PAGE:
Why I Don’t Want My Child To Join A Black Greek Organization

January 14, 2014  |  

From MommyNoire

Historically, sororities and fraternities have been pillars of the black community, a shining example of our infinite possibilities. These Greek letter organizations (why Greek when we’re generally African?) have represented the leaders on just about every front of Black progress. The brothers of Phi Beta Sigma are now celebrating their hundredth anniversary and other have as well. But these centennial celebrations beg the question: how important are fraternities and sororities to Black life in 2014? And, deeper still: should parents want their kids to join these organizations?

The answer will depend on the parent, clearly.

However, I will tell you a bit about myself before delivering my answer. I came of age in the 1990s. During that time, black life was radicalized and mainstreamed at the very same time. On one had, you still had folks examining race, progress, racism and the multitude of “isms,” but we also saw that our dreams of a burgeoning middle class emerge. There were sit-ins in protest and affirmative action in progress. We saw Million Man Marches and Malcolm X movies. Sororities and fraternities–typically the best of thebest –were at the forefront of it all. This is my generation. Now, this generation given birth to a new generation, which will be presented with the possibilities of joining the The National Pan-Hellenic Council (NPHC) aka the “Divine Nine”. These include (in no particular order): Kappa Alpha Psi, Omega Psi Phi, Alpha Kappa Alpha, Delta Sigma Theta, Zeta Phi Beta, Alpha Phi Alpha, Phi Beta Sigma, Sigma Gamma Rho and Iota Phi Theta.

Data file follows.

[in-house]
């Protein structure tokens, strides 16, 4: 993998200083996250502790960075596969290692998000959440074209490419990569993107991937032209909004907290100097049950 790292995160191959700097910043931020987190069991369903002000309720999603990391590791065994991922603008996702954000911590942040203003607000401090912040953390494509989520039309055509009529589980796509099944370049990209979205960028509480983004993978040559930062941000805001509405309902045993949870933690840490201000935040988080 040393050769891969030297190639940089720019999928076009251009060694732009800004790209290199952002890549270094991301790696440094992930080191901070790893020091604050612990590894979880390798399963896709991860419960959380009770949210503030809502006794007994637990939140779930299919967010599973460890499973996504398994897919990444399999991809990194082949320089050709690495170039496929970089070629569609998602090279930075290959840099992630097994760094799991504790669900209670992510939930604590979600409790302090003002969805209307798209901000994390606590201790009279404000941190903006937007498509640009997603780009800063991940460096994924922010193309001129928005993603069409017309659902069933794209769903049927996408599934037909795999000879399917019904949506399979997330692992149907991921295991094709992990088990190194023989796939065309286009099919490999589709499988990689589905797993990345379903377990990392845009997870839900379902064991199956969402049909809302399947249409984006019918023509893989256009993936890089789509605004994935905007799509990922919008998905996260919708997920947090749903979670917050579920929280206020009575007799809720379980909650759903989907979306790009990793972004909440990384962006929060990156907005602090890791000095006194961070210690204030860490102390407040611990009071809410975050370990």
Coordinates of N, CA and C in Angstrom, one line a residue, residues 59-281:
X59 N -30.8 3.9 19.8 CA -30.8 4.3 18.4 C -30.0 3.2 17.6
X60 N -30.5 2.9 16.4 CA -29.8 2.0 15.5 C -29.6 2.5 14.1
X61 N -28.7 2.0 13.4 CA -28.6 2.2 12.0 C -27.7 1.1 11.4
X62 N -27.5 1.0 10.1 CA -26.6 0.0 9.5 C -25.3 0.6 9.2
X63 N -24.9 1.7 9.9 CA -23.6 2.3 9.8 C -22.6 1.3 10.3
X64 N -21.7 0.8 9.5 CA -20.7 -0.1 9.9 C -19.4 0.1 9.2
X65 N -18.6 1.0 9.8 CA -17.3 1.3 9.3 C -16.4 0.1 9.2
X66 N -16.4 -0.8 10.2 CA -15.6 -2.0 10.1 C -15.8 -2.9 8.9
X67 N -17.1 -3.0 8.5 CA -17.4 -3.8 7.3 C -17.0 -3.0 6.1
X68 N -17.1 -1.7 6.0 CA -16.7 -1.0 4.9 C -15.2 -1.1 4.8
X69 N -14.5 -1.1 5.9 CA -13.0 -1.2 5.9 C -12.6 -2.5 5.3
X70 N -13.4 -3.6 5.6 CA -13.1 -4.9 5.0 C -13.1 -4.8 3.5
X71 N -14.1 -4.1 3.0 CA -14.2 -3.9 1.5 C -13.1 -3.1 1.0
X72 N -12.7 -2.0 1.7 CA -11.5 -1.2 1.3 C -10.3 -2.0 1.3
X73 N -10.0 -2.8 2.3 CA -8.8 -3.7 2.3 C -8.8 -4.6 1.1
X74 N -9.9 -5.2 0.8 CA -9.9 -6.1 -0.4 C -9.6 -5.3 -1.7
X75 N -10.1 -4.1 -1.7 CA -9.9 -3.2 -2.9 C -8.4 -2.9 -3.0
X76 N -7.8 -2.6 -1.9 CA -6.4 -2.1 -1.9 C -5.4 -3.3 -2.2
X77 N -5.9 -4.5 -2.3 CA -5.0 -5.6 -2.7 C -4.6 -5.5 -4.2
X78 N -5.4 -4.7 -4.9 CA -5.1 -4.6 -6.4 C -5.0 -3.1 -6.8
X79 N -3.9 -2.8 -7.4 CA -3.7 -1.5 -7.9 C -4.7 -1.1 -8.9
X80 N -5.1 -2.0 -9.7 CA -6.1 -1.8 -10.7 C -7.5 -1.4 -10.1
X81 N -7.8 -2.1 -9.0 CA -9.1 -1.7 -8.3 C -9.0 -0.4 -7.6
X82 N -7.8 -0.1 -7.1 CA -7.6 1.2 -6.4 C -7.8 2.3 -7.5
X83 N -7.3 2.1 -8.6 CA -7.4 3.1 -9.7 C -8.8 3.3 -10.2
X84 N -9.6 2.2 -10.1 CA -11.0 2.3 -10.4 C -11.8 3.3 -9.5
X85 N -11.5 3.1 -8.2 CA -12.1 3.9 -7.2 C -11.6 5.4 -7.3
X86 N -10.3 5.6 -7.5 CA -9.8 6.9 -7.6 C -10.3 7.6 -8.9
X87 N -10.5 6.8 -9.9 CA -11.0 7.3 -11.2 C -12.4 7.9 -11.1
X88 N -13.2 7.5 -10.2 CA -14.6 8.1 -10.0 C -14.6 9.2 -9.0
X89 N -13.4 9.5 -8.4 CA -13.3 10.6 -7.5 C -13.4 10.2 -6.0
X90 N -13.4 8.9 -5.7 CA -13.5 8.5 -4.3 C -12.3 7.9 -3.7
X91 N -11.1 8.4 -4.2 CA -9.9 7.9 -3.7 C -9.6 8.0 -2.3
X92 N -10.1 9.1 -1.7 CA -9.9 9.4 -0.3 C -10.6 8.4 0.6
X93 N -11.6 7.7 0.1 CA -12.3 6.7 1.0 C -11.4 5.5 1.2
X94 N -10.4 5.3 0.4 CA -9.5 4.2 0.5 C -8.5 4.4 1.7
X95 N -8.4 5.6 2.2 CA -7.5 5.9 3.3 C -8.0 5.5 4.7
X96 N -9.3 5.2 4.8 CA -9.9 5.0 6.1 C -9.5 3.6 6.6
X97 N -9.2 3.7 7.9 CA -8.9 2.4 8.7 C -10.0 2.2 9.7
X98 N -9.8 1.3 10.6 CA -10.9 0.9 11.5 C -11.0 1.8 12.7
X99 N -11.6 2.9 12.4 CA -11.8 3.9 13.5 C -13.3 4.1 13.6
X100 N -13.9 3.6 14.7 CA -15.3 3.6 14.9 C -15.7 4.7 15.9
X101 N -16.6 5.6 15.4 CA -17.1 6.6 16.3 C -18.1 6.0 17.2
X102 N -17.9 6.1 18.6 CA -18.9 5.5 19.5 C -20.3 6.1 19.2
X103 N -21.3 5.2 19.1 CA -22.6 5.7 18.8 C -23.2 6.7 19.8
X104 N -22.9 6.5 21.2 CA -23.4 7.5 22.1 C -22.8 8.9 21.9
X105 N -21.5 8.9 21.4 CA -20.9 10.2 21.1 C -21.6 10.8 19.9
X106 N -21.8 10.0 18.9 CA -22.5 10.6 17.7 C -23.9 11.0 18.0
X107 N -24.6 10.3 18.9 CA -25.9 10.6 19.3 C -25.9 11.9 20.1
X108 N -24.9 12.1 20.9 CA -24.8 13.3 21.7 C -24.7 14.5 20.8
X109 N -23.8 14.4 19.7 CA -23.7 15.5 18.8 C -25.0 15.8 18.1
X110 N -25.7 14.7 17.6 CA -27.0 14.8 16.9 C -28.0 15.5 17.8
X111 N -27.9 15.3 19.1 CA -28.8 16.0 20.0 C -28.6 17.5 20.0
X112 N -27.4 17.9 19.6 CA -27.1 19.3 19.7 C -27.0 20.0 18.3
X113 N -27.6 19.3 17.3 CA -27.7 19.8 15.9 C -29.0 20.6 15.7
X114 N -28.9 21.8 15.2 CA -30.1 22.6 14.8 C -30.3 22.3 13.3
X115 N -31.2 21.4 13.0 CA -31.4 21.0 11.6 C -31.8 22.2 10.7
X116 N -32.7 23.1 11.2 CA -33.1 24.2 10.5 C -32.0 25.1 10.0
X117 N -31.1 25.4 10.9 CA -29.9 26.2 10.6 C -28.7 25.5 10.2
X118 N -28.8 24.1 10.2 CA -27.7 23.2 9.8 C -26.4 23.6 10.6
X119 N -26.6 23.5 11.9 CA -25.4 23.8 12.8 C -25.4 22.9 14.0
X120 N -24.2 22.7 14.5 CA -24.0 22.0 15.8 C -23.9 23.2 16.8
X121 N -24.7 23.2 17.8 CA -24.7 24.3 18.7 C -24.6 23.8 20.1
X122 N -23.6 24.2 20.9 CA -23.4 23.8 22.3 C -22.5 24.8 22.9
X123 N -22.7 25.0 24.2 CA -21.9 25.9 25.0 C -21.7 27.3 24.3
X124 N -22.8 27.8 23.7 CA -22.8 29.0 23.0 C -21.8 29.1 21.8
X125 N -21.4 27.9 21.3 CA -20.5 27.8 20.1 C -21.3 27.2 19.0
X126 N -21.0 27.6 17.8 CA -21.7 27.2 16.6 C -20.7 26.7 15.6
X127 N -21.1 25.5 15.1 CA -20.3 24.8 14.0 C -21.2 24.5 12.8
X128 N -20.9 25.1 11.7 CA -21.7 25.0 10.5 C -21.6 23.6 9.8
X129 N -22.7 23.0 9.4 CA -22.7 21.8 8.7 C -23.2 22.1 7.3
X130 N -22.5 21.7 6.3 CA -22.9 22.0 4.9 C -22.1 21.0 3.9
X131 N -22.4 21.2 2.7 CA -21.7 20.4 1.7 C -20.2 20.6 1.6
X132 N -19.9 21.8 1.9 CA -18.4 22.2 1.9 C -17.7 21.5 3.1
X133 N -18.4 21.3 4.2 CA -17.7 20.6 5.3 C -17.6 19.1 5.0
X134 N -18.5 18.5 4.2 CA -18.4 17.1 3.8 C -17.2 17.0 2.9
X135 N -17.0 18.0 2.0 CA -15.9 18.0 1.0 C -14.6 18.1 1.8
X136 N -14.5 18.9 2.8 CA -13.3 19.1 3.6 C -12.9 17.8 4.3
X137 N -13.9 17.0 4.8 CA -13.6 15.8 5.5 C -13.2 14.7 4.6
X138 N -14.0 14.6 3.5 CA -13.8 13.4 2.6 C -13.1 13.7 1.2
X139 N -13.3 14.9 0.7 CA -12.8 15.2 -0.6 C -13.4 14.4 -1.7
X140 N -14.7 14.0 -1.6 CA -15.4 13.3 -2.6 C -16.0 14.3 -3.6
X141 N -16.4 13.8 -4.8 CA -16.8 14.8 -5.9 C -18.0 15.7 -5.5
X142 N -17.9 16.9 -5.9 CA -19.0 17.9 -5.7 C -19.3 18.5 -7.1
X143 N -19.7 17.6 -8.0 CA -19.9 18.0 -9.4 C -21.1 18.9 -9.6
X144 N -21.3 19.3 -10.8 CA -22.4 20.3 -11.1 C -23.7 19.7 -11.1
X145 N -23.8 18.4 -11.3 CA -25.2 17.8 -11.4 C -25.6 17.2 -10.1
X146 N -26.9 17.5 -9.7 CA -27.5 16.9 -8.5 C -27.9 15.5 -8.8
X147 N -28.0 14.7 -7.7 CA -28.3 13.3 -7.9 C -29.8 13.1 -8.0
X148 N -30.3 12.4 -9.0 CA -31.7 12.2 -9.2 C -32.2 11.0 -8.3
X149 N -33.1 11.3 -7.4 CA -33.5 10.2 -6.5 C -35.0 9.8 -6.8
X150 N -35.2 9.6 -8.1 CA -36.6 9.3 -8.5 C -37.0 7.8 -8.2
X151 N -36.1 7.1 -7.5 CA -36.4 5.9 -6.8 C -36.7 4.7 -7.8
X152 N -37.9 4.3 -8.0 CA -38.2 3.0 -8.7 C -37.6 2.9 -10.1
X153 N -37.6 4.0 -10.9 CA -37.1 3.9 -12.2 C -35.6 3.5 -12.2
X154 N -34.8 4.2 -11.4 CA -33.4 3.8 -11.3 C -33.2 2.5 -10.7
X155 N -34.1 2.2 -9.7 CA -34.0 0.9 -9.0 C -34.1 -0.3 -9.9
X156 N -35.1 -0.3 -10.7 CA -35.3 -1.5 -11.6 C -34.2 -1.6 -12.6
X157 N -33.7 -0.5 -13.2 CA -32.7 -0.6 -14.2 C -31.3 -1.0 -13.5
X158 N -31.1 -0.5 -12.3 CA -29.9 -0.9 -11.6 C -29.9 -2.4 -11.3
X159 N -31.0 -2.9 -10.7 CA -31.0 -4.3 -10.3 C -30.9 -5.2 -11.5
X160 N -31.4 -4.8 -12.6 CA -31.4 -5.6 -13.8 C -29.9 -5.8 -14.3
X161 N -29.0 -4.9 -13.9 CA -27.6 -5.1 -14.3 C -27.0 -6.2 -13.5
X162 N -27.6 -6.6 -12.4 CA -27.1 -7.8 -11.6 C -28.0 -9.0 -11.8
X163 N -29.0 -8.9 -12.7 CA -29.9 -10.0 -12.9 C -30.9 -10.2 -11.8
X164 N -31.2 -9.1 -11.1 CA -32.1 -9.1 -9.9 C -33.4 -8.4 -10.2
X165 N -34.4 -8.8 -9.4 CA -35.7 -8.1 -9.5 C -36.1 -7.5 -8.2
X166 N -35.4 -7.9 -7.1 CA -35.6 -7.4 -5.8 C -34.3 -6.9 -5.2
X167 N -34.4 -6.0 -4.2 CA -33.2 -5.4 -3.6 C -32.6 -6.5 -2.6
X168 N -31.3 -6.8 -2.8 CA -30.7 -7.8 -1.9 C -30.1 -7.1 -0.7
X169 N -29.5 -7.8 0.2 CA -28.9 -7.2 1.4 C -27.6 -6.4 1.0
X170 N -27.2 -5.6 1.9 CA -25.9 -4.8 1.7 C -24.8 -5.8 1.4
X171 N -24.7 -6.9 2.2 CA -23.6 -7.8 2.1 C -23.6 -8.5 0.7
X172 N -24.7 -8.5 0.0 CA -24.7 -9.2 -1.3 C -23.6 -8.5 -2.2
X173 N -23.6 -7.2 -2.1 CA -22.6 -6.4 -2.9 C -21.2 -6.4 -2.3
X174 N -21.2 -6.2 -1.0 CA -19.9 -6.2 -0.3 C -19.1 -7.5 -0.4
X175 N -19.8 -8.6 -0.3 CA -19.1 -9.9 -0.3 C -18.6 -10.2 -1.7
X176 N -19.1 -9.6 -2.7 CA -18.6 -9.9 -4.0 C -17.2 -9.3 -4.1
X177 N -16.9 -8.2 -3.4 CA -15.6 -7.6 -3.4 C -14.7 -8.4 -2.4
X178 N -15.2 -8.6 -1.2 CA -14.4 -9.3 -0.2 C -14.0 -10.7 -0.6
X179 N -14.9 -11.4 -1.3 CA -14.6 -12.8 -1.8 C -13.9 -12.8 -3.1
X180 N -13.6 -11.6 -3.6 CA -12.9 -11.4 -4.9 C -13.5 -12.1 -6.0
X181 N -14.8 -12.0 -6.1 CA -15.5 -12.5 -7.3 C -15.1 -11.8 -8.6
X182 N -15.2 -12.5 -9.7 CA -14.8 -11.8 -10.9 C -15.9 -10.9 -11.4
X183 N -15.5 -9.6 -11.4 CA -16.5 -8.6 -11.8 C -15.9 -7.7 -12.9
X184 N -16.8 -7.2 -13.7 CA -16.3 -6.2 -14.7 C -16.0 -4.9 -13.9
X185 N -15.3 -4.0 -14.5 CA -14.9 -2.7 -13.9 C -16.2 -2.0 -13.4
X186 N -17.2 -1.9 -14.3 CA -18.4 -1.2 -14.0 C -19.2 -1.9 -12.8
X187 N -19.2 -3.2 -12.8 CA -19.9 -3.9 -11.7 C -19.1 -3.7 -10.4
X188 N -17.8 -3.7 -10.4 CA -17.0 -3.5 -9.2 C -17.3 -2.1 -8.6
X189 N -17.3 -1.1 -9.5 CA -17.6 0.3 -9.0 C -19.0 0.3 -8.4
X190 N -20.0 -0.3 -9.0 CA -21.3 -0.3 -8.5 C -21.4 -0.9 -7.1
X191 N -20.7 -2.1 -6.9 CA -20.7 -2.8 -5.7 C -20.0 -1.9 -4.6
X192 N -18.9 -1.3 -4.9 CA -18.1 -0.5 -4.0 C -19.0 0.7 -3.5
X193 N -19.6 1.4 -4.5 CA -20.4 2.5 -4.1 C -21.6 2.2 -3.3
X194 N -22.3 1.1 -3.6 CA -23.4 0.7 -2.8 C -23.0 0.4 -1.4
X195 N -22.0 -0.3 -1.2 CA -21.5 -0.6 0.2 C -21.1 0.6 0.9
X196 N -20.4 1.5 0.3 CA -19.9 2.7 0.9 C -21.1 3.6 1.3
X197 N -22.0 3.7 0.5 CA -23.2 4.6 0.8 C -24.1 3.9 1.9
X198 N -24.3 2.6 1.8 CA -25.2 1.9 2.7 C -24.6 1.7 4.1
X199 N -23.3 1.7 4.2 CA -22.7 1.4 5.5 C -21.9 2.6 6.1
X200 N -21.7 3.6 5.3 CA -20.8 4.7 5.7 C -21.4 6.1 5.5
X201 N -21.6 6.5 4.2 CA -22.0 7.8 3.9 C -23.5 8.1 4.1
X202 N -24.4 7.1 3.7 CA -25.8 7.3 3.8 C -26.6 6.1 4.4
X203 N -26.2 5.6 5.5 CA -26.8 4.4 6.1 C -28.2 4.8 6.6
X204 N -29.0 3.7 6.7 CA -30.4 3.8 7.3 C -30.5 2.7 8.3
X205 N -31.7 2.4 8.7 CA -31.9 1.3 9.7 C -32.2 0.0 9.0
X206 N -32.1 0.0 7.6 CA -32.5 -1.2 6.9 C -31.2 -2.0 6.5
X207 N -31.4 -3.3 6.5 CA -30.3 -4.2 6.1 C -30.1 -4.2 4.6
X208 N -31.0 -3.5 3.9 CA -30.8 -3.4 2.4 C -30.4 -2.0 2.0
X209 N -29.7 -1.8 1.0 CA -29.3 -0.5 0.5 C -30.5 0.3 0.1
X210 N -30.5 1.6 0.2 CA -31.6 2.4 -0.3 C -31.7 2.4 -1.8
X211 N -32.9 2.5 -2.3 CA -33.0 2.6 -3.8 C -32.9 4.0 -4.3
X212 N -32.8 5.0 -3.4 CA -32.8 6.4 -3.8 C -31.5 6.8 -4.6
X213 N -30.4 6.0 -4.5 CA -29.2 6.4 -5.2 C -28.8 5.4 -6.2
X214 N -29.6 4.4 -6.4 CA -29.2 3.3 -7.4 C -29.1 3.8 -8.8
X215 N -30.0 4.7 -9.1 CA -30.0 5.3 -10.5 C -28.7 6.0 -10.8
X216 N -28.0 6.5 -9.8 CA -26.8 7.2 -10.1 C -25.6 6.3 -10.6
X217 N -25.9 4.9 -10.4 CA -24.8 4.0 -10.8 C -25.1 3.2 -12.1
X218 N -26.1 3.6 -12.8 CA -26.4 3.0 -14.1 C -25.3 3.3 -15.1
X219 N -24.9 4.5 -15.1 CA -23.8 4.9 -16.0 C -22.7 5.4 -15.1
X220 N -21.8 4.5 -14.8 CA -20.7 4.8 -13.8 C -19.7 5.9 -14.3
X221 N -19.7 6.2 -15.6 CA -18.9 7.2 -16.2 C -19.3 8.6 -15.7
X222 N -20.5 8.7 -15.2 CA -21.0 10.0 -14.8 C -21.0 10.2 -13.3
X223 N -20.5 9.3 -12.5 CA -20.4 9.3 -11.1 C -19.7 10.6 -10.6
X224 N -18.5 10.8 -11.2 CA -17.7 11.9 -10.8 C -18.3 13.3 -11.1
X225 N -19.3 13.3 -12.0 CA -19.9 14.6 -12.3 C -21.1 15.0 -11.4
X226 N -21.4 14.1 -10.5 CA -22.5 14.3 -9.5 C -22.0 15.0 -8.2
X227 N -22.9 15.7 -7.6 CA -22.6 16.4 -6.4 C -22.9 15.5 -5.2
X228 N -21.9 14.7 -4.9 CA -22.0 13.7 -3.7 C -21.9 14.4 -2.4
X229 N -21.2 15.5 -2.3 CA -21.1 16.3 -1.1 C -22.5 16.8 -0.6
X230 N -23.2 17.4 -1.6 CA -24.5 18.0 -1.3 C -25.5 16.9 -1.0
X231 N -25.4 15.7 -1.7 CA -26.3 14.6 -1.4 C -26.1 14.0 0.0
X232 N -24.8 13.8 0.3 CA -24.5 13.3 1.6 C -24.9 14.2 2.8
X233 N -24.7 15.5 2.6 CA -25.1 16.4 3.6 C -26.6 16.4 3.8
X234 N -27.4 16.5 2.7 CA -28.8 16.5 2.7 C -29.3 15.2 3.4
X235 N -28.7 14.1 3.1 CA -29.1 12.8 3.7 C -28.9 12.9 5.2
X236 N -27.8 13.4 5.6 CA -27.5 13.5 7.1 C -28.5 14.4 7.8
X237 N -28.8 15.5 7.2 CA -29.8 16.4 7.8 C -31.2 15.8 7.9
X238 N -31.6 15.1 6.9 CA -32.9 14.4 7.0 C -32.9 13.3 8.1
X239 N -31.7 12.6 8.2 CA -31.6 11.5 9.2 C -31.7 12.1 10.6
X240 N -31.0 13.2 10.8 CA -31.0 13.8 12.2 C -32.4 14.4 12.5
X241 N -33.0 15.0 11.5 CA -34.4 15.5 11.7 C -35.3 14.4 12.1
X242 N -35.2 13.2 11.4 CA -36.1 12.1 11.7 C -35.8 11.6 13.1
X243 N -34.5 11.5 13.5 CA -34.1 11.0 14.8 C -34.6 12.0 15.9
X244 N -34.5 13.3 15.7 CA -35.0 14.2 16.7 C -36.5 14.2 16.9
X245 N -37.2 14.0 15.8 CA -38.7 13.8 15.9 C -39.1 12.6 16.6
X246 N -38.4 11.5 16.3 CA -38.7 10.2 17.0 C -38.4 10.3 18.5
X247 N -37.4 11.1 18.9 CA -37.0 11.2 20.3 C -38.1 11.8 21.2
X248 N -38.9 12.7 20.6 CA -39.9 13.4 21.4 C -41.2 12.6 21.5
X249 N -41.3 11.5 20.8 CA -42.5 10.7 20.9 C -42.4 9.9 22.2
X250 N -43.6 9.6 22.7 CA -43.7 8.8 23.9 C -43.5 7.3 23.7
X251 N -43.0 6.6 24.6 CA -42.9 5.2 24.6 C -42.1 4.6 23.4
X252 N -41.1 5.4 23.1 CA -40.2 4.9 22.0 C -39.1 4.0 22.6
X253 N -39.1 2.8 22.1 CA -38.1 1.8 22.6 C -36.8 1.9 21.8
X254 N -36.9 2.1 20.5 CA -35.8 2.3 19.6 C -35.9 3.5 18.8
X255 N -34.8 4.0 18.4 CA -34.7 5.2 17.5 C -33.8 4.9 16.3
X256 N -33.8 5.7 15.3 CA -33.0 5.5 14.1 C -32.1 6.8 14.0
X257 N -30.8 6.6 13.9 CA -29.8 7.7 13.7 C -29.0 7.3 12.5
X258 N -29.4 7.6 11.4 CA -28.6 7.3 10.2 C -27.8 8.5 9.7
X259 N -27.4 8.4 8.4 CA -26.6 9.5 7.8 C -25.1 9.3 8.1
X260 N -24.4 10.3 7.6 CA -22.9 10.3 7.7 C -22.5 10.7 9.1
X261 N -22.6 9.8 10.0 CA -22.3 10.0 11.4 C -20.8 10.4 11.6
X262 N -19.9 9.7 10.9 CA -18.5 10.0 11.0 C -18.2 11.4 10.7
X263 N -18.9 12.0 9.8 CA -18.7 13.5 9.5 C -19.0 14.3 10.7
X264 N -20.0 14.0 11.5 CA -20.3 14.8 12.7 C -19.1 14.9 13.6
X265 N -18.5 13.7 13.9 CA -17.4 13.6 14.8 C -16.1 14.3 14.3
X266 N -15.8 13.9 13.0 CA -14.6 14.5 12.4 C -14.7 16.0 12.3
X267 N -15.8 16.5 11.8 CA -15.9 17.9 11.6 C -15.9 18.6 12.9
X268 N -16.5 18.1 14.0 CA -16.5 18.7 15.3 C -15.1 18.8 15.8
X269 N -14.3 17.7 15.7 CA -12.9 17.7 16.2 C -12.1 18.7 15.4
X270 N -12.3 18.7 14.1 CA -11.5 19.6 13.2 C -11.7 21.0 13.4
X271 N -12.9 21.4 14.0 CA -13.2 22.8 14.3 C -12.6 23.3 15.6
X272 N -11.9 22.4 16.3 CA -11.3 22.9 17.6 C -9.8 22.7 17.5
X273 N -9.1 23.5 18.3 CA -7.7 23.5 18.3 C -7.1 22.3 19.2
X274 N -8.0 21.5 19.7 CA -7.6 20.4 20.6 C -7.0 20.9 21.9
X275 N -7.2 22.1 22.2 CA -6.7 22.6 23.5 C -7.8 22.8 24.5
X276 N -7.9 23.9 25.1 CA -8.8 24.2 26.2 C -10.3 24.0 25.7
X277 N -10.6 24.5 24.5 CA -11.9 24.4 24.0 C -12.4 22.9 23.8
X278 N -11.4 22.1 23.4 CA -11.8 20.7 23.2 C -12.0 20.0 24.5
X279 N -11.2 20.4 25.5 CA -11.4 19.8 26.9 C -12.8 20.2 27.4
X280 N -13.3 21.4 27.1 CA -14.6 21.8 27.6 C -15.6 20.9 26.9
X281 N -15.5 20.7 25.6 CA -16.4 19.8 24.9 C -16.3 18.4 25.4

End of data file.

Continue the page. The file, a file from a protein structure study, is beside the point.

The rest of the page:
So, straight up do I want my child to join one of these organizations? Probably not.

It seems, in the year 2014, the majority of black Greek organizations look more like their Caucasian counterparts on the undergrad level: party and bulls**t. It’s clear that this is not all they are about, but there is a clear and present disconnect between the struggles of old and the struggles of today. In fact, one could argue that the early black Greeks did a great job, so great that the younger ones don’t know the battle has not been won. Back in the day, sororities and fraternities were about service, education and societal impact first and the partying was secondary. I want my child to focus on education and progress–not being a member of a social club.

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